The Evangelist of Olive Oil From Greek groves to local kitchens

Moorhead’s Peter Schultz with olive oil producer Eugene Ladopoulus on his farm near Sparta, Greece. Photos/Morgan Allora.

To hear Moorhead’s Peter Schultz tell it, the extra-virgin olive oil he has brought from Greece to the Red River Valley for nearly 20 years is the next best thing to a silver bullet.

August is the time when he accepts orders for the precious pallets to be shipped late this fall from a Greek port to Fargo-Moorhead and several other distribution points around the region. Grecian farmer Eugene Ladopoulos and his son will pick olives from his groves on Mount Taygetos west of Sparta, then press and bottle the oil and ship it across the Atlantic. Mistra Estates extra-virgin olive oil isn’t sold in stores, instead, Peter is its American importer, wholesaler and retail agent, distributing it among customers who order cases place online orders between now and Aug. 31.

Since 2006, he has been bringing the golden Grecian product to a growing contingent of devotees here and, now, in locations where word has spread among chefs and fans of healthier eating. His first cases were shared among only a handful of Fargo-Moorhead customers. Since then, word has spread far and wide, due in no small part to Schultz’s zeal in promoting both the top-quality oil and the Mediterranean diet that’s based around it.

“This way of eating is nothing new,” the enthusiastic entrepreneur explains. “It’s the oldest documented way of eating that humans have known.” Mediterranean dining focuses on plant-based foods like fruits and vegetables, whole grains, beans,and nuts supplemented by moderate portions of lean poultry, fish, seafood, dairy and eggs, all tied together with olive oil as the key ingredient.

“It’s the exact opposite of a fad diet,” he emphasizes. “All you need is the willingness to give it a try.” After just a week, he says, those who switch to olive oil can feel its beneficial effects from their hair and skin to their energy and their digestion.

A native of Duluth, Minnesota, Schultz found his way to Moorhead – where his family had deep roots – as a student at Concordia College. After completing his bachelor’s degree in art history, philosophy and the classics in 1994, he went on to Vanderbilt University to complete a master’s in art history. He fell in love with Greece during a two-month summer stint at the American School of Classical Studies in Athens and went on to complete a doctorate in art history and archaeology at the University of Athens during an eight-year stay there.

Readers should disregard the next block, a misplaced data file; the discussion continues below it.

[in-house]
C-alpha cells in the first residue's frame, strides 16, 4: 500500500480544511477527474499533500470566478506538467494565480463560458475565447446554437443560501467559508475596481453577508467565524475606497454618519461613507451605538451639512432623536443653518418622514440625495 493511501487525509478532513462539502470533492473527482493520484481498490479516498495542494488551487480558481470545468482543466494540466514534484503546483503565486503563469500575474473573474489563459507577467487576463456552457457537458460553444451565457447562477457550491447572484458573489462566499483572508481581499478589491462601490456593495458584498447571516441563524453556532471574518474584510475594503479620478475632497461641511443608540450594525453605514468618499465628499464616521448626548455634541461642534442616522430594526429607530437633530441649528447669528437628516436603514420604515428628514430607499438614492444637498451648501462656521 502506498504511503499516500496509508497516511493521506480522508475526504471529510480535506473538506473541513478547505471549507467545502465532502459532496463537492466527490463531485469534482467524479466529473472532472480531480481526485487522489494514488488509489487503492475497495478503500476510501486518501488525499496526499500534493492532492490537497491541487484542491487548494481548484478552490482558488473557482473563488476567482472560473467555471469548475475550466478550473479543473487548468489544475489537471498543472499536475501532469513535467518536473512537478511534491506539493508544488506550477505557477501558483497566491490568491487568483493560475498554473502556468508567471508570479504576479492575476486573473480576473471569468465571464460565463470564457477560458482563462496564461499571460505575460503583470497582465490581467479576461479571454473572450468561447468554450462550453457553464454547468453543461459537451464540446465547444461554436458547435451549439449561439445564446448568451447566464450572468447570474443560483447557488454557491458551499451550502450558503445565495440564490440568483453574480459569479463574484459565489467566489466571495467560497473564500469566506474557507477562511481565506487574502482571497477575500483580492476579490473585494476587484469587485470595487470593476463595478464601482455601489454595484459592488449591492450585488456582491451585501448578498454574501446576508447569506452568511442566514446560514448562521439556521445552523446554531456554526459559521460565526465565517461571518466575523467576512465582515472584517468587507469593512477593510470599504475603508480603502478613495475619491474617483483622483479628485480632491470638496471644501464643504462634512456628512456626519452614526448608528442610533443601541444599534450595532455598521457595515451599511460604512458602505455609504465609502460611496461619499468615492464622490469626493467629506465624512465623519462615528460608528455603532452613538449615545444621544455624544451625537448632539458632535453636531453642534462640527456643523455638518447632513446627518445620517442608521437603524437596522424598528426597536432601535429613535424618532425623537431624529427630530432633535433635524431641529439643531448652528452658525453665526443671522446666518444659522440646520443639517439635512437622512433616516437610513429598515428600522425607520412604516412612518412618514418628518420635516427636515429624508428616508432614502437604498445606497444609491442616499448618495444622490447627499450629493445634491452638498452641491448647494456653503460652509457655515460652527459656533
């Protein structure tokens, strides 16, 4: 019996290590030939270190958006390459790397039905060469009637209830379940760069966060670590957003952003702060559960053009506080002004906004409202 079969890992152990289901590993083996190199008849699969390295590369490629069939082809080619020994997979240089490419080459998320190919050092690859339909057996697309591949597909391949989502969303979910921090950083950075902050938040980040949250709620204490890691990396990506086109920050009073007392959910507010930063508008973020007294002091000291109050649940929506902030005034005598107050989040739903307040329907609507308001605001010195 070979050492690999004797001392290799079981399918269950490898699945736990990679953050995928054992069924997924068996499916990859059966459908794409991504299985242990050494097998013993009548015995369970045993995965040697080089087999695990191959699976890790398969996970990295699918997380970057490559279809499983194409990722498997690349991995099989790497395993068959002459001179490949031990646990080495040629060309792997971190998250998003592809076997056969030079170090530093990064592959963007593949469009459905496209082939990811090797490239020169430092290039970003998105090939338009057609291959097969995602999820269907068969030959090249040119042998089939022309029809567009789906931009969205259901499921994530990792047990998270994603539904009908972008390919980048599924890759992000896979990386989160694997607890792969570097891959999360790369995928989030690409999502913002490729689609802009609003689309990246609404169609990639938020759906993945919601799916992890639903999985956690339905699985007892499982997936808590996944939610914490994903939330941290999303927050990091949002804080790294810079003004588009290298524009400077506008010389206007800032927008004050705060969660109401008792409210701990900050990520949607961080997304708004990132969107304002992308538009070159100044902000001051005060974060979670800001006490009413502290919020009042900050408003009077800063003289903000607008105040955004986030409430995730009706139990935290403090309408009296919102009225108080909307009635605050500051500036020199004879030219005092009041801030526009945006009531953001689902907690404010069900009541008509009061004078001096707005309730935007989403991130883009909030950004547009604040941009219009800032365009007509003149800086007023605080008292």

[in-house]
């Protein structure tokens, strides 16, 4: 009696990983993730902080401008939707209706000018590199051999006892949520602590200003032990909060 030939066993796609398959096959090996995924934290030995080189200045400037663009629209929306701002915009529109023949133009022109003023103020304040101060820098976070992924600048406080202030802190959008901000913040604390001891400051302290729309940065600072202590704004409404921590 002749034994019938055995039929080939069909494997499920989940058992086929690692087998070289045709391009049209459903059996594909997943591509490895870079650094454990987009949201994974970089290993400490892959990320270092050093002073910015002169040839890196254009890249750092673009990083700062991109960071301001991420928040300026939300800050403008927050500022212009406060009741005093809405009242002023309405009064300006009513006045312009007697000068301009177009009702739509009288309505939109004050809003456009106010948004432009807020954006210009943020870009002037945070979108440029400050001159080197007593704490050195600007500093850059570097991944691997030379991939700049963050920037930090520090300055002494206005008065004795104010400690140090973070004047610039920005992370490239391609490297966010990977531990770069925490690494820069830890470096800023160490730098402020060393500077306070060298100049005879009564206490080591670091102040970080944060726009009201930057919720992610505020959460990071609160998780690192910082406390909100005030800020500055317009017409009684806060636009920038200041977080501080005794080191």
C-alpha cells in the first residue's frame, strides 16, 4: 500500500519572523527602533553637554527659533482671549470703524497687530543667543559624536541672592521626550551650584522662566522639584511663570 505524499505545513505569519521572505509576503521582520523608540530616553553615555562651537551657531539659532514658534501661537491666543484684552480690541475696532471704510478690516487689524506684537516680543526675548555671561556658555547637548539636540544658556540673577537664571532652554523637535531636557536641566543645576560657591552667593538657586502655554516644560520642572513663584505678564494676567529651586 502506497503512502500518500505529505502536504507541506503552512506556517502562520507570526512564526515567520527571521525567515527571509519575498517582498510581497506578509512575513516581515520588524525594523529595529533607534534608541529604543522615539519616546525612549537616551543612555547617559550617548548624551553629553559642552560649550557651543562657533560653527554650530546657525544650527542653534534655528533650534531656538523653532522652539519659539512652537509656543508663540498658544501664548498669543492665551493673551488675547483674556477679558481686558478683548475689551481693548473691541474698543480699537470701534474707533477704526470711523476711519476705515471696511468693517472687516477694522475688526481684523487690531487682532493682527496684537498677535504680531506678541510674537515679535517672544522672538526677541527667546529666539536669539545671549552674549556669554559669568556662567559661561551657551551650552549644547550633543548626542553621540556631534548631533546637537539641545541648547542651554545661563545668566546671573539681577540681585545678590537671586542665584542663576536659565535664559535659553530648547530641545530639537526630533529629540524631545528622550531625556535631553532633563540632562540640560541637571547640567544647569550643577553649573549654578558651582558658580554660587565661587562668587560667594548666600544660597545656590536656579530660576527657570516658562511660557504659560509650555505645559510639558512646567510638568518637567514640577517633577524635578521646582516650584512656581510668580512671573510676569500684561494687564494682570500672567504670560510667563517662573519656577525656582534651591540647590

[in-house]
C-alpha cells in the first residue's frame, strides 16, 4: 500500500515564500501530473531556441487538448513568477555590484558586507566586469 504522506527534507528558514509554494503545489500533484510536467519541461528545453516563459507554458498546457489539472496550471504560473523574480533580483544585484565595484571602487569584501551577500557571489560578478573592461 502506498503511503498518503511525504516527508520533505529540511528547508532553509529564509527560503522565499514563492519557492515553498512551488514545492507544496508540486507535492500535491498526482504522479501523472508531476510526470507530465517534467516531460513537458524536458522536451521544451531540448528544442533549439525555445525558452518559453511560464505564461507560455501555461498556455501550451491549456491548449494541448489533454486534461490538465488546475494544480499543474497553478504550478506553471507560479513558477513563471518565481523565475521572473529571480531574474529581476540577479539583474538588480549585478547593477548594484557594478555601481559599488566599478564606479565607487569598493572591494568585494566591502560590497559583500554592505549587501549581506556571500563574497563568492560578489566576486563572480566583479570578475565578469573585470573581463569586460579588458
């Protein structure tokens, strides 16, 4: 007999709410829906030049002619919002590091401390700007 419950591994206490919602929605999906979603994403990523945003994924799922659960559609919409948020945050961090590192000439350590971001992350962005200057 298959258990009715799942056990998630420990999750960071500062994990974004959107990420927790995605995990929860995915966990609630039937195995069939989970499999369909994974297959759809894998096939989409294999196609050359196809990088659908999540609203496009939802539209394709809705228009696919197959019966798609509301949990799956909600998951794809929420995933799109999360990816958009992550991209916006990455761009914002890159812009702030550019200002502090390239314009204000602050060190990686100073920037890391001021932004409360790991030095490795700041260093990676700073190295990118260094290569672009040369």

His entrance into the olive oil gospel came during his studies. His dissertation advisor introduced him to her husband Eugene Ladopoulos, a farmer. The two became friends during the Greek’s first year of bottling his special product. “In fact, I was the graduate student-grunt-serf who helped hand-label the first bottles he ever sent to America,” Schultz recalls. “We talked about bringing it to Fargo-Moorhead.”

That seed of an idea blossomed 17 years ago, when Schultz – a complete novice to the ins and outs of import credentials and regulations – signed up for half a pallet. “It was the best I’d ever tasted … and I couldn’t sell it,” he confides. Tony and Sarah Nasello saved his venture by buying the unsold remainder for their restaurant Sarello’s. “If they hadn’t, I’d never have been able to continue.”

Today, with the help of his assistant of seven years, Cady Rutter, Schultz presides over a business that has been growing an estimated 20% each year. In 2021, the two imported 800 12-bottle cases, equivalent to a little more than 10 pallets. They have added a Grecian source of sea salt this year, as well as a charitable venture with the Jeremiah Program, a nationwide program that works to bring single mothers and their children out of poverty. Affiliates in several locations including Fargo-Moorhead are offering codes online that can be used to discount the selling price of Schultz’s oil. He will match that discount with a direct cash donation to the program where they acquired the code.

Schultz visits his friend’s grove every year to learn more about the coming vintage. (Yes, olive oil of this calibre has distinct annual vintages. Last year’s, he says, was quite peppery, while 2022 is expected to be smooth and delicate.) Those annual visits have turned into tours of the surrounding Greek terrain. “Since I have to visit the groves every year anyway, why not get eight friends together and cruise around the Peloponnese?” he says. His tours are always a sell-out – such a success that Rutter herself has researched and is organizing a similar journey to Crete for women.

His olive oil import business is only one of Schultz’s varied and often spontaneous adventures. He holds a research appointment in art history at North Dakota State University, a discipline he taught for 10 years at Concordia. He is the executive director of the Longspur Prairie Fund, a nonprofit that fosters prairie and wetlands restoration. He is active with the Rourke Art Museum and Gallery. He also manages Theran Press, an academic publishing company he founded; its best-known title is “Midwest Mediterranean: Finding Health and Flavor with the Foods of the North,” which he co-authored with Megan Myrdahl. It includes research on the health benefits of the olive oil he loves.

But if he has a first love, it’s clearly pressed from the fruit of Ladopoulos’s purely natural, mountain-grown Grecian olives. “Our family goes through six 12-bottle cases of it a year. It’s fantastic stuff,” he evangelizes. “It’s absolutely delicious … and it’s so very, very good for you.” Try it, he says … and you, too, may become a disciple.

For more information on ordering this year’s vintage of Mistra Estates extra-virgin olive oil, go to or call him at (701) 866-8660.

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